The DA's candidate for Western Cape premier Alan Winde wants a provincial police force.
He told the Cape Town Press Club on Thursday in the colonial remnant of Kelvin Grove in the Southern Suburbs that South African provincial governments are the only democratically elected governments in the world that do not have their own police forces.
He said when the Constitution was negotiated, it made sense not to give provinces a policing mandate as conflict raged in KwaZulu-Natal and a provincial police force partisan to one of the parties would have added fuel to the fire. However, things were different now.
"Policing should not be centralised," he said.
"I'm going to take that as far as I can," he said, with an eye on a possible constitutional amendment.
Currently, provinces only have an oversight mandate in policing. Since the DA took over the province's administration in 2009, it has often crossed swords with the national government over policing, especially in relation to provincial policing priorities and the establishment of specialist units.
Federalism and devolution of power
The Western Cape is the only province that enacted provincial legislation to strengthen its oversight over the police.
This does not mean that Winde wants the Western Cape to secede. He said he was first and foremost a South African, pointing to the national flag on his lapel.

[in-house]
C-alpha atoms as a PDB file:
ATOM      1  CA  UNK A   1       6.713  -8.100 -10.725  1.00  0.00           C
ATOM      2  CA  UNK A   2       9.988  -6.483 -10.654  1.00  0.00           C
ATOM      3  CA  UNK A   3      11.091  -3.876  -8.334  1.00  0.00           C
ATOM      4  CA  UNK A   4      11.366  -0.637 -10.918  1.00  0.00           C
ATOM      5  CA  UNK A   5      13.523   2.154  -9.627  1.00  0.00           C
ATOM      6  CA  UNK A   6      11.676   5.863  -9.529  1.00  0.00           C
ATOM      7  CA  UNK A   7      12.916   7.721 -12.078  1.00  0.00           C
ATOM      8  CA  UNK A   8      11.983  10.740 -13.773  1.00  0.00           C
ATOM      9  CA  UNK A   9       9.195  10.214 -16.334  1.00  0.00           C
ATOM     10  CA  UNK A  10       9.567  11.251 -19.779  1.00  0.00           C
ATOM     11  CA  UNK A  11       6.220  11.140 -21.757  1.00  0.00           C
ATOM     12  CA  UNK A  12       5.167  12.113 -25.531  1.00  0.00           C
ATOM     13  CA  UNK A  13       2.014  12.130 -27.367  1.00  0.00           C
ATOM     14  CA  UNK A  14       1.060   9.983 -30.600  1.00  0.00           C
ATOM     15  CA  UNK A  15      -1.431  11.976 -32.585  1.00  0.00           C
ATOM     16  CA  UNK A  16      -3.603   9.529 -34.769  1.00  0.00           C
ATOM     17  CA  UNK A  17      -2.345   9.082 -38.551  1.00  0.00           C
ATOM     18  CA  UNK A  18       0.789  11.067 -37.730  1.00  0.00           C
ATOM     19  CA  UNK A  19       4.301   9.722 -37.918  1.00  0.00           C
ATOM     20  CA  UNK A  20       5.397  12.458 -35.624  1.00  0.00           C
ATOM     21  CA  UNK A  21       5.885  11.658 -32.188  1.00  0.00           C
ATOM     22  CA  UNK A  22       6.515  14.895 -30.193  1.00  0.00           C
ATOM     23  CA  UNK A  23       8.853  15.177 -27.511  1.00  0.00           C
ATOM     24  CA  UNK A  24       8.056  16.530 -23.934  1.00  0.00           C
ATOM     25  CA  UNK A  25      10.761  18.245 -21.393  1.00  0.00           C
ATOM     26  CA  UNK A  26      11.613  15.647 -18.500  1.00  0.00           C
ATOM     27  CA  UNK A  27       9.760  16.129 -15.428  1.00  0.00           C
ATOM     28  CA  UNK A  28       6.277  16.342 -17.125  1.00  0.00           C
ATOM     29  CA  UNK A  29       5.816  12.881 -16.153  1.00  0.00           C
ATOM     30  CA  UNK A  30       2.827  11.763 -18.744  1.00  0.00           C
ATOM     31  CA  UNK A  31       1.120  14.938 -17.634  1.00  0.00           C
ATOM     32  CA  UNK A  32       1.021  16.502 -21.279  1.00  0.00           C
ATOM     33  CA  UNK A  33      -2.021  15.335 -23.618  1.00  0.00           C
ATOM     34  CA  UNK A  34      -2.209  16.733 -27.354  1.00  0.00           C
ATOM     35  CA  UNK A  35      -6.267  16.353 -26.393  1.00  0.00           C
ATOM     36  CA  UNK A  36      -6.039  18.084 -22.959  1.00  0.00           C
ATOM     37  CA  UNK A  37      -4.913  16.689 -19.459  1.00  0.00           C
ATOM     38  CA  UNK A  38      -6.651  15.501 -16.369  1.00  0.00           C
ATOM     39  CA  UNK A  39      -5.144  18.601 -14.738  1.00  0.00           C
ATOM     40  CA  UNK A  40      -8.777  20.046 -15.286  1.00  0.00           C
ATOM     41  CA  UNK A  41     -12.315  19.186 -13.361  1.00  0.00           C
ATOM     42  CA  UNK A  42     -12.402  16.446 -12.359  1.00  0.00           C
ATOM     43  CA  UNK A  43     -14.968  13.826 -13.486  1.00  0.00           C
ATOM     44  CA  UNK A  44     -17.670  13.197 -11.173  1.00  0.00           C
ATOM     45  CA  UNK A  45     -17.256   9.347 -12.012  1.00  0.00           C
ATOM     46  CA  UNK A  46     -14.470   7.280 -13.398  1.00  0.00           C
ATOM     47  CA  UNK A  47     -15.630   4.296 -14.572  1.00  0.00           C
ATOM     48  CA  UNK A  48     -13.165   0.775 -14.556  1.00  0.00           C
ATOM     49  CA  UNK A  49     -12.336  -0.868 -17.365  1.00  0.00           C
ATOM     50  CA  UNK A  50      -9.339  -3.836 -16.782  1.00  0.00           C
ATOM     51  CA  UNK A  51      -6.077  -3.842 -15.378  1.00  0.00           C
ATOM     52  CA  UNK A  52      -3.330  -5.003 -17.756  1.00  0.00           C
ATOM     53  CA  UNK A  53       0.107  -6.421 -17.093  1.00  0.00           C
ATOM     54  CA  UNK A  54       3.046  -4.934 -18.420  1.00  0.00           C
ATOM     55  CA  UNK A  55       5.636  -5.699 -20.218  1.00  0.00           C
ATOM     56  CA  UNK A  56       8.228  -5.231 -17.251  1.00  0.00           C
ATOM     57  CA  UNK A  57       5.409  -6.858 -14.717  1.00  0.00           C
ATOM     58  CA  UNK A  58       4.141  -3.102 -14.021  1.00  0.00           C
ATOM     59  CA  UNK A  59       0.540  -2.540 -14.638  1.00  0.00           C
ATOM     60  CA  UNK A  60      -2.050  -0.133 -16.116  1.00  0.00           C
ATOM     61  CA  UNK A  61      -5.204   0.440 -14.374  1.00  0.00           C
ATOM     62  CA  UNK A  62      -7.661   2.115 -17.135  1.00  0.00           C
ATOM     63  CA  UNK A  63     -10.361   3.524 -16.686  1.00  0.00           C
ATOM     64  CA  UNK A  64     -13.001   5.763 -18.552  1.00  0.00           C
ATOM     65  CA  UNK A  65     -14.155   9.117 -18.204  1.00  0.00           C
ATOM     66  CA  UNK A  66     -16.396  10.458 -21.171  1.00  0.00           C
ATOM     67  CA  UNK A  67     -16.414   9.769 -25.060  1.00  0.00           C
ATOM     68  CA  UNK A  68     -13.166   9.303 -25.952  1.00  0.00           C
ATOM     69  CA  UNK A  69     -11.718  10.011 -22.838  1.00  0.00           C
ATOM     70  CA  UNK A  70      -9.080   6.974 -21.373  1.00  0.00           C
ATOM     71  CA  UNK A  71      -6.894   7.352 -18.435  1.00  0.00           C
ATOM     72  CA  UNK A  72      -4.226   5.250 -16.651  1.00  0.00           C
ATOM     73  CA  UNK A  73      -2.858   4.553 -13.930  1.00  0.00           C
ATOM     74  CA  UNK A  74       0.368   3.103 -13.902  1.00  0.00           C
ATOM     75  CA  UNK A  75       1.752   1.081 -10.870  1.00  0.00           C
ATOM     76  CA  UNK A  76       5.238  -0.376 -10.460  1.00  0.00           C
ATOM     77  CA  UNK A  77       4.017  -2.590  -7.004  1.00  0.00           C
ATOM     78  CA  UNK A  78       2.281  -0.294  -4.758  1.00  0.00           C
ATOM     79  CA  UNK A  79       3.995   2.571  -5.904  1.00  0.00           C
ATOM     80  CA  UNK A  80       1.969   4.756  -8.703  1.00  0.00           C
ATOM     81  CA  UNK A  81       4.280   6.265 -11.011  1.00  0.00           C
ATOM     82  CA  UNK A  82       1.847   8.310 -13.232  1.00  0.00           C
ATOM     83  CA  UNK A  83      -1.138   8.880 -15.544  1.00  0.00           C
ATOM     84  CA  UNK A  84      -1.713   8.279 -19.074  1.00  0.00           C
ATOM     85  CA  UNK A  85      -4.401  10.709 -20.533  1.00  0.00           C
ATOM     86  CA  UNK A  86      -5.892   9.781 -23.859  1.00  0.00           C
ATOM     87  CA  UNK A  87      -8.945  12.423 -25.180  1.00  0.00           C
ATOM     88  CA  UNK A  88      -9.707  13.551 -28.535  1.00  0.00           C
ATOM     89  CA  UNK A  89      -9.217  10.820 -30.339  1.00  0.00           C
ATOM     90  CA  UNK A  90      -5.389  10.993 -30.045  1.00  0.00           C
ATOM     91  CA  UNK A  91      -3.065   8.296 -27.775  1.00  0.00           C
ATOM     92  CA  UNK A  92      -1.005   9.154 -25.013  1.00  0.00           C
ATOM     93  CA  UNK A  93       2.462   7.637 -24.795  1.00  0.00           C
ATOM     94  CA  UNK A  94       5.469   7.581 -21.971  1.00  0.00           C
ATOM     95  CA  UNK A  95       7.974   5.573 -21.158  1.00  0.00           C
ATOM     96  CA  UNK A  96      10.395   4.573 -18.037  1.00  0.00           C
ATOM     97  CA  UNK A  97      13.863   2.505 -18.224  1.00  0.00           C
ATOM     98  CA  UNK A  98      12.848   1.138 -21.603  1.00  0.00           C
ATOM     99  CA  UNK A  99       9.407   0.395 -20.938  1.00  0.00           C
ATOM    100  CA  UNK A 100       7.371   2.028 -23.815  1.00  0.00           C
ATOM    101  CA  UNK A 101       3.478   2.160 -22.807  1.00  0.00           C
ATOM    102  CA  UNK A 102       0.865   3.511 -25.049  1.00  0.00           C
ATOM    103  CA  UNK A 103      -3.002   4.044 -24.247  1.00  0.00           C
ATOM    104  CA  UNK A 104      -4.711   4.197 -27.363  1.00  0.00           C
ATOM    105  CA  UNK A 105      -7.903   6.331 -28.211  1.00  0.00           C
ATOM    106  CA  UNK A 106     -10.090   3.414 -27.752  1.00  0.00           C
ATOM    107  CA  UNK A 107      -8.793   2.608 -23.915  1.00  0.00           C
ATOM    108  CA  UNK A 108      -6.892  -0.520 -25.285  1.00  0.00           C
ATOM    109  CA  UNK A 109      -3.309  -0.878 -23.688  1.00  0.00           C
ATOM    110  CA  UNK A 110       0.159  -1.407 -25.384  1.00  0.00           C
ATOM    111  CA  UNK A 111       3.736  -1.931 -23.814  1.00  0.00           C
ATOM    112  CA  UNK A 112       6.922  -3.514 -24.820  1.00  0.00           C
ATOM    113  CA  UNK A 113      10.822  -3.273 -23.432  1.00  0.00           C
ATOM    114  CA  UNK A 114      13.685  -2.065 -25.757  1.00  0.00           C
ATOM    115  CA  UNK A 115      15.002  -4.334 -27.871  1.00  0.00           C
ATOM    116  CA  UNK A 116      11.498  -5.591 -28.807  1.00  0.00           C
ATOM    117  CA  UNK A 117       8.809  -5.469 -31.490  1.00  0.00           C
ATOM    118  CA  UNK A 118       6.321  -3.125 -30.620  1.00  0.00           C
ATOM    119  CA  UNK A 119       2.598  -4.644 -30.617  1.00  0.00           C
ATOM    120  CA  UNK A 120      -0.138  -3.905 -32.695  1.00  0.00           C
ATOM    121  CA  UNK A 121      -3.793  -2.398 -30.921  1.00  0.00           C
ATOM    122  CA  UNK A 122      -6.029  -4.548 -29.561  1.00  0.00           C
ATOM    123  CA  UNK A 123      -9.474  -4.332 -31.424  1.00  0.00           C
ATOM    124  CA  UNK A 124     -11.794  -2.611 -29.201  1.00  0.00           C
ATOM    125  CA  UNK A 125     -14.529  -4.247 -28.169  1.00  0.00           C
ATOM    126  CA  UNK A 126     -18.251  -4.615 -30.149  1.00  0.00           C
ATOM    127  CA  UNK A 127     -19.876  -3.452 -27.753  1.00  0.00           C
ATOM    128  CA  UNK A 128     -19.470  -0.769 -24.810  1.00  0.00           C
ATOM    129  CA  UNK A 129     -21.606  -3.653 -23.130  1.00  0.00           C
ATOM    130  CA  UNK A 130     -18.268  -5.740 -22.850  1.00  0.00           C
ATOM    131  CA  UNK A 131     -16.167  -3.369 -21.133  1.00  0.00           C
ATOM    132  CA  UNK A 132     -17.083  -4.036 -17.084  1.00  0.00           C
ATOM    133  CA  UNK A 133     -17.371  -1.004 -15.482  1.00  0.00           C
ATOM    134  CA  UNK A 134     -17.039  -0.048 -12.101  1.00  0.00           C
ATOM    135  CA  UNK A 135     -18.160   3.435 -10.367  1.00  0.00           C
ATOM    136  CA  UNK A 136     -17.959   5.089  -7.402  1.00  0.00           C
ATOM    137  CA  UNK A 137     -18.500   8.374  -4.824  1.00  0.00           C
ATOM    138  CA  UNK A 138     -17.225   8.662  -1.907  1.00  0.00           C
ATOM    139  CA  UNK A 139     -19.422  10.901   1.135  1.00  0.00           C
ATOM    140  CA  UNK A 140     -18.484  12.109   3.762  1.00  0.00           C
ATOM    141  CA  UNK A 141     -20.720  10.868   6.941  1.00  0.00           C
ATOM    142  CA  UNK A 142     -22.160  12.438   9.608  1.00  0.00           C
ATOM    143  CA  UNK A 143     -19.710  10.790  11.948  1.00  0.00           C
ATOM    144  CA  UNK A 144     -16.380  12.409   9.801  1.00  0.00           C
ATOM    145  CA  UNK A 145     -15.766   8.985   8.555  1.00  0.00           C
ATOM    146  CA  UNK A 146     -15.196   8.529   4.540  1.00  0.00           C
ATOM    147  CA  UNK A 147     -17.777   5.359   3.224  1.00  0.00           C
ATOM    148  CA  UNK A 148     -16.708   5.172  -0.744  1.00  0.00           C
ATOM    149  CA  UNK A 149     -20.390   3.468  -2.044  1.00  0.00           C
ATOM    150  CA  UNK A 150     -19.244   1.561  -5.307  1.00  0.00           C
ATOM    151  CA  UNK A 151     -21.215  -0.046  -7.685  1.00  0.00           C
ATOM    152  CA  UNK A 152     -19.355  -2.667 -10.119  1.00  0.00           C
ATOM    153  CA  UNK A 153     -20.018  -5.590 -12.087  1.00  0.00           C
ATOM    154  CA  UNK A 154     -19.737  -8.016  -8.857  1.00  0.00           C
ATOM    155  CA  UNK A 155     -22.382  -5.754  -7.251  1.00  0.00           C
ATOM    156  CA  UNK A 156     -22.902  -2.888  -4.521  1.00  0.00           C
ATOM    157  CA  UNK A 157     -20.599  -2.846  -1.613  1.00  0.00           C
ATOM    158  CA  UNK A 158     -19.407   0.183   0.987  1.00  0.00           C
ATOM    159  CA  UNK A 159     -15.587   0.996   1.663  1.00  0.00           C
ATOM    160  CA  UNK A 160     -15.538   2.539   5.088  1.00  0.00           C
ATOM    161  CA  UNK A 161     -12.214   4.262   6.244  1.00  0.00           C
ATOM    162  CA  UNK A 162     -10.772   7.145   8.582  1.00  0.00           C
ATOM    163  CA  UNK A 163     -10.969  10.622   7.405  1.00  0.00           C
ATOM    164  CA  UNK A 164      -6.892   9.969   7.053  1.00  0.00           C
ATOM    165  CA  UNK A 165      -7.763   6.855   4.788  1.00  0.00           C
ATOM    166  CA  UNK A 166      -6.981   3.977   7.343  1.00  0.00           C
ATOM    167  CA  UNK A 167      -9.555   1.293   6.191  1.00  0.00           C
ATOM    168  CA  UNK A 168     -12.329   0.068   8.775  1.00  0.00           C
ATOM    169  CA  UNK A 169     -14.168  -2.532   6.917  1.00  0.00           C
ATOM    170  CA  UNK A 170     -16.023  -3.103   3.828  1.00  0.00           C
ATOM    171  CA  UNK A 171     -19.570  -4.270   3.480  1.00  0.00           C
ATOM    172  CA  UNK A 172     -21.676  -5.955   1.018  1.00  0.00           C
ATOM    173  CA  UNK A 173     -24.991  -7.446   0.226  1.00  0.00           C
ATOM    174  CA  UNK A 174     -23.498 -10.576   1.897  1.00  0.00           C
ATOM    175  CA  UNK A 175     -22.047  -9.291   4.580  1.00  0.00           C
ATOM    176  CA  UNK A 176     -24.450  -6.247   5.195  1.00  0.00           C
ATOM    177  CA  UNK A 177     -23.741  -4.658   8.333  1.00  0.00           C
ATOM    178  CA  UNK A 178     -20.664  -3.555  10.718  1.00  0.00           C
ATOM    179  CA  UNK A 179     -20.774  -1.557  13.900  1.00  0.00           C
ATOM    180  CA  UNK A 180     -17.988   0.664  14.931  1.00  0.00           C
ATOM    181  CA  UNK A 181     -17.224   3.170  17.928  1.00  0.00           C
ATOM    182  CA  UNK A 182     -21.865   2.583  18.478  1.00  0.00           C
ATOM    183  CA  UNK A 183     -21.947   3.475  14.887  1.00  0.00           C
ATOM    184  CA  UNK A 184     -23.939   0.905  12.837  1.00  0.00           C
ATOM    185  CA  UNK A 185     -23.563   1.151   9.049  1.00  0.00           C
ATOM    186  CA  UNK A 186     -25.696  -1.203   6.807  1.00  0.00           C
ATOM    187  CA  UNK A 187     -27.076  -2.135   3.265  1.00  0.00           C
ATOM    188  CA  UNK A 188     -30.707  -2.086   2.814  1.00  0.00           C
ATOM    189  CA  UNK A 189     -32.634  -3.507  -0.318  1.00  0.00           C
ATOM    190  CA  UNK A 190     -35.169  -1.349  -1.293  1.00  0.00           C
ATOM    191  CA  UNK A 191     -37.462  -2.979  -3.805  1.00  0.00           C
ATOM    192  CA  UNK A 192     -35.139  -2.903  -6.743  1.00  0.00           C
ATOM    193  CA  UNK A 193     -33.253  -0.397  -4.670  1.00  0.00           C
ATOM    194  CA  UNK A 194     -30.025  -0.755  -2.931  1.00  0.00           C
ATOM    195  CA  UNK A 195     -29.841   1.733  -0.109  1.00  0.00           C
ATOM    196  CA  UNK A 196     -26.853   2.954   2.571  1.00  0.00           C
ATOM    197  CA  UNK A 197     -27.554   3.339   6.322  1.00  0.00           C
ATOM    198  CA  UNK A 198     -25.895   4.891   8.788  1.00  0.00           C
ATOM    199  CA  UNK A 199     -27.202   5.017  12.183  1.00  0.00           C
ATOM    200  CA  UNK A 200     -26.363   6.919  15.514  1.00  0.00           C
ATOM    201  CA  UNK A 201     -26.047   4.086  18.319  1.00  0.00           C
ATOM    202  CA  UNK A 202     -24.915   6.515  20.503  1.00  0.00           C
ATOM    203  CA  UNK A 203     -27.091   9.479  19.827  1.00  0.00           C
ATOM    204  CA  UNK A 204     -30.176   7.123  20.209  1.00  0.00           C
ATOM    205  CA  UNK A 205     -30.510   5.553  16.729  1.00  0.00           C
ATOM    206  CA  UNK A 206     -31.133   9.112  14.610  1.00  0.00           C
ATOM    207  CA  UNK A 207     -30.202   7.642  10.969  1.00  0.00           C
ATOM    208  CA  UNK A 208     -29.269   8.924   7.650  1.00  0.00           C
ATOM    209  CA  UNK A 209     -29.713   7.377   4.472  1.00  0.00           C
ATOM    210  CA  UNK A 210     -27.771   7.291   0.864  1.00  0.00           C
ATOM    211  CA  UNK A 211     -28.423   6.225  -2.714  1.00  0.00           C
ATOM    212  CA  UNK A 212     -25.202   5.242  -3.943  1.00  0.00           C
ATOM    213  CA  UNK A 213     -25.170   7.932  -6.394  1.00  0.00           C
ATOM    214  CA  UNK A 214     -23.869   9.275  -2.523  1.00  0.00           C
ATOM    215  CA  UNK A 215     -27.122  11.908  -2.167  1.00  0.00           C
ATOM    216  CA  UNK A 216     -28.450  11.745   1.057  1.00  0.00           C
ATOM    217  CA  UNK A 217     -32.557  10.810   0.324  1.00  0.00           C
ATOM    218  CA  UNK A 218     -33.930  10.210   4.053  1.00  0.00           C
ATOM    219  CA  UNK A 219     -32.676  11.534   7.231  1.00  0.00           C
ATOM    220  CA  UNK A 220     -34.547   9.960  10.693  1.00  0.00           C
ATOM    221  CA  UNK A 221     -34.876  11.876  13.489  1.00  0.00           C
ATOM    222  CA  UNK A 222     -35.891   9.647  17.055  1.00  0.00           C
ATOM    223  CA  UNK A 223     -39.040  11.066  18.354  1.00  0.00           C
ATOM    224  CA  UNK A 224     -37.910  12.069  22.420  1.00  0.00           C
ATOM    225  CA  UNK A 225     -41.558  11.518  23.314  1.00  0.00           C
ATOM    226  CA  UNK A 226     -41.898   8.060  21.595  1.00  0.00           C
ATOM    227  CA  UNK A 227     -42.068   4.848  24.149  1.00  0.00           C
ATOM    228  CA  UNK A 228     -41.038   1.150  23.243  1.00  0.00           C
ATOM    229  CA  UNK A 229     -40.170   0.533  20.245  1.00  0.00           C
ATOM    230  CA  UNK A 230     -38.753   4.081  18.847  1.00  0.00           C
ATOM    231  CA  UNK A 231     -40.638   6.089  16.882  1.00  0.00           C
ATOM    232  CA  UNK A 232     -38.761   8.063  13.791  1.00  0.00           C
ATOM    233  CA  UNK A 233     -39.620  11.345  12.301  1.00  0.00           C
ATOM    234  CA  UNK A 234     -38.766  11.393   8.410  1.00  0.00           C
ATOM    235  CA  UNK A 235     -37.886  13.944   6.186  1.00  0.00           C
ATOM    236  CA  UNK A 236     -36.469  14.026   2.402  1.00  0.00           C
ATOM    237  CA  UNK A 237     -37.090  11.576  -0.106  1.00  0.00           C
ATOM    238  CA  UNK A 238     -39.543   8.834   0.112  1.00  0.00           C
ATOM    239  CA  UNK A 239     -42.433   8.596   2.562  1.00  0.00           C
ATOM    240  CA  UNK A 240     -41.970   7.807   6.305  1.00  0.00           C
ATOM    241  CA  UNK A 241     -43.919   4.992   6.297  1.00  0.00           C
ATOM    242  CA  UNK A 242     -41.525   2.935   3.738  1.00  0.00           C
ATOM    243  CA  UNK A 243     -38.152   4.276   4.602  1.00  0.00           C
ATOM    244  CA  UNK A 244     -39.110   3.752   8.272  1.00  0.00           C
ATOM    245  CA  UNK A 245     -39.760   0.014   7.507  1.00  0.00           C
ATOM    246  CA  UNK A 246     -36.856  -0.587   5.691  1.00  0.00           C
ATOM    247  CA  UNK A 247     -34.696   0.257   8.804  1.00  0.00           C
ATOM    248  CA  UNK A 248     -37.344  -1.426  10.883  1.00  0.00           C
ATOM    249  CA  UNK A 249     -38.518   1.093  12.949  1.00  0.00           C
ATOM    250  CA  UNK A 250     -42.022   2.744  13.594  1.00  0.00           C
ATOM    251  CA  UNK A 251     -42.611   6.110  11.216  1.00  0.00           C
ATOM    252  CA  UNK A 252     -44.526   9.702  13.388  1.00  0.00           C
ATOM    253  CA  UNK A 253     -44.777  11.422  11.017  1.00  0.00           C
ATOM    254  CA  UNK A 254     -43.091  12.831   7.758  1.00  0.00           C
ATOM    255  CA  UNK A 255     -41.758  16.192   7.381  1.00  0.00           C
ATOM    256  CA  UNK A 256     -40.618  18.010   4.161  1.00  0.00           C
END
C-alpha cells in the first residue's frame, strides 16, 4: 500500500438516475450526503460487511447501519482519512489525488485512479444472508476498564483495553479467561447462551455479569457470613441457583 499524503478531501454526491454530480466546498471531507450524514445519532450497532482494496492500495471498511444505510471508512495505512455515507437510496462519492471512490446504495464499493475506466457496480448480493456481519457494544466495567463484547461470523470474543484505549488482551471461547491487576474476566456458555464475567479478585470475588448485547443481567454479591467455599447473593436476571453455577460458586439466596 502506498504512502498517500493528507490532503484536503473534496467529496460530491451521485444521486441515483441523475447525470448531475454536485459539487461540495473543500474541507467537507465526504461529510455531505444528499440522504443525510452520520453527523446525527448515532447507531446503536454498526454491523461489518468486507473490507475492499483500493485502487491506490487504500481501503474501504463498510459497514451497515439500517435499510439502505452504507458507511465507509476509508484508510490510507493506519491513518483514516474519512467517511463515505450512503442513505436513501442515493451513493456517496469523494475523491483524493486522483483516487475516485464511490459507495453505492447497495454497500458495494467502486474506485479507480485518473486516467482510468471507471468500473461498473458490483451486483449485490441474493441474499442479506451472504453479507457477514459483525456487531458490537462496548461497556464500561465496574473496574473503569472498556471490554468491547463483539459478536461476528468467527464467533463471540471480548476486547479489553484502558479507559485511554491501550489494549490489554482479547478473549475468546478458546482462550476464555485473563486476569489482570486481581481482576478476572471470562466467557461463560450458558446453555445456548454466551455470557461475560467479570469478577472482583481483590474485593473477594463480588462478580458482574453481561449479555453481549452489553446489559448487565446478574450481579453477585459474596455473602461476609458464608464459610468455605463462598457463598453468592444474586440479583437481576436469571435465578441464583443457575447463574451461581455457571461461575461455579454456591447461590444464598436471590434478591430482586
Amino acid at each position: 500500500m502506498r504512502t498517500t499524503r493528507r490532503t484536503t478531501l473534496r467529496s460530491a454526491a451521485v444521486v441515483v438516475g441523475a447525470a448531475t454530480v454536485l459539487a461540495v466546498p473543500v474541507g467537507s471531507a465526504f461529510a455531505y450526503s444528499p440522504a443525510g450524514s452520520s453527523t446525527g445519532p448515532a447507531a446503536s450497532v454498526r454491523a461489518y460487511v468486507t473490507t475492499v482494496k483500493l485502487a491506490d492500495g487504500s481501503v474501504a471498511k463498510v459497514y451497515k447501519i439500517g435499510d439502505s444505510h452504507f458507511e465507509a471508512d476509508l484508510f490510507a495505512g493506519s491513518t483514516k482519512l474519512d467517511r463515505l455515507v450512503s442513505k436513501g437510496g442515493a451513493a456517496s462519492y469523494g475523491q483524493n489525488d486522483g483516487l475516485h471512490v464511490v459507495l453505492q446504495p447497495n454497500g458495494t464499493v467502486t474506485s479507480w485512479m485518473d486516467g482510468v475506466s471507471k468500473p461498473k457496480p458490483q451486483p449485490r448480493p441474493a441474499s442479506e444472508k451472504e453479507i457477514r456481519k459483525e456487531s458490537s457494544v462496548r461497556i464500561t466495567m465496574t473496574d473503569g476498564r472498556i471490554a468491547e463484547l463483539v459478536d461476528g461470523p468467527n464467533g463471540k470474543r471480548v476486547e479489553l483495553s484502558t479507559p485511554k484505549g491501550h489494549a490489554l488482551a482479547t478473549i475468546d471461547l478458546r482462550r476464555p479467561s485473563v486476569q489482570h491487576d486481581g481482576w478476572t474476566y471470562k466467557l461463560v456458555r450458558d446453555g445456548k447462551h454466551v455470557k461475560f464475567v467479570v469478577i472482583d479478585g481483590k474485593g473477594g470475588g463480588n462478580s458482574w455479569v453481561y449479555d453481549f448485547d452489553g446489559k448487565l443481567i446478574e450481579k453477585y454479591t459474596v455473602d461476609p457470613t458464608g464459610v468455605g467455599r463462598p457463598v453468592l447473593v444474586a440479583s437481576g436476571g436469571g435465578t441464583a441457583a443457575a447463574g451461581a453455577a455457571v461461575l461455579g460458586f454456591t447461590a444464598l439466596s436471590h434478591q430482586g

"I do believe in federalism. I do believe power should be devolved."
The veteran of 22 years in the trenches of Western Cape politics views the DA and ANC as the only two serious contenders to take office at 7 Wale Street after next year's general elections.
He admitted that the DA had "shot itself in the foot" in the way it had dealt with the removal of Patricia de Lille as mayor of Cape Town.
Last month De Lille announced the launch of her own party, GOOD.
"In any party, when there is a breakaway, it is painful for your party," he said.
DA aiming for 60%
He did not want to speculate on the impact De Lille's party would have in the province's balance of power.
"We've still got to measure it," he said.
He said the EFF had not really made inroads in the province's rural areas, but it was still to be tested in the city.
There had definitely been a resurgence for the ANC, following a change in its leadership, even though it had "dwindled a bit" of late, he added.
He pointed out that the ANC did not have a provincial chairperson or a candidate for premier.
"My problem in this campaign is: Who is my rival?" he said, with a smile.
"The big question is: Are we going to retain 60%?"
He said this was unlikely, but his job was to ensure that the DA gets closer to 60% than 50% of the provincial vote next year.